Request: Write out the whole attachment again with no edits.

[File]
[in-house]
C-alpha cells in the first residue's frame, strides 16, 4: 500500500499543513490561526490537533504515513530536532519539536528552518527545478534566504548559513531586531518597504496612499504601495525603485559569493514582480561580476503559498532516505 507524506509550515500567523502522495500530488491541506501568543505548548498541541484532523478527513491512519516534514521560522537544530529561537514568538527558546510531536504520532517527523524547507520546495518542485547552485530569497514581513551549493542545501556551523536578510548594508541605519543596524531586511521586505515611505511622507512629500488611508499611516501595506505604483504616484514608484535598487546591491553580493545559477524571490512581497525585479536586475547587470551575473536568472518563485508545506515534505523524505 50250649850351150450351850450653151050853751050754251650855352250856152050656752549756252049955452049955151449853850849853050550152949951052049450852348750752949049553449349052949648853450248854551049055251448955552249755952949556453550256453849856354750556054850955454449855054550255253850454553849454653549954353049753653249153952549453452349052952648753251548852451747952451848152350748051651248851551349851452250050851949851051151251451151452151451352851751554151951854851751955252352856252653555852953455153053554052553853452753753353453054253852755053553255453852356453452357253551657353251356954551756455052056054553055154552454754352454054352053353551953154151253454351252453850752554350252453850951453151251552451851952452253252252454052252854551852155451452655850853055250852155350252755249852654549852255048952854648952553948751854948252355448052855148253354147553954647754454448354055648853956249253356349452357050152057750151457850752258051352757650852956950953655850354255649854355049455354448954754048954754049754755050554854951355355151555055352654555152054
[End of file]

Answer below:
[in-house]
C-alpha cells in the first residue's frame, strides 16, 4: 500500500499543513490561526490537533504515513530536532519539536528552518527545478534566504548559513531586531518597504496612499504601495525603485559569493514582480561580476503559498532516505 507524506509550515500567523502522495500530488491541506501568543505548548498541541484532523478527513491512519516534514521560522537544530529561537514568538527558546510531536504520532517527523524547507520546495518542485547552485530569497514581513551549493542545501556551523536578510548594508541605519543596524531586511521586505515611505511622507512629500488611508499611516501595506505604483504616484514608484535598487546591491553580493545559477524571490512581497525585479536586475547587470551575473536568472518563485508545506515534505523524505 50250649850351150450351850450653151050853751050754251650855352250856152050656752549756252049955452049955151449853850849853050550152949951052049450852348750752949049553449349052949648853450248854551049055251448955552249755952949556453550256453849856354750556054850955454449855054550255253850454553849454653549954353049753653249153952549453452349052952648753251548852451747952451848152350748051651248851551349851452250050851949851051151251451151452151451352851751554151951854851751955252352856252653555852953455153053554052553853452753753353453054253852755053553255453852356453452357253551657353251356954551756455052056054553055154552454754352454054352053353551953154151253454351252453850752554350252453850951453151251552451851952452253252252454052252854551852155451452655850853055250852155350252755249852654549852255048952854648952553948751854948252355448052855148253354147553954647754454448354055648853956249253356349452357050152057750151457850752258051352757650852956950953655850354255649854355049455354448954754048954754049754755050554854951355355151555055352654555152054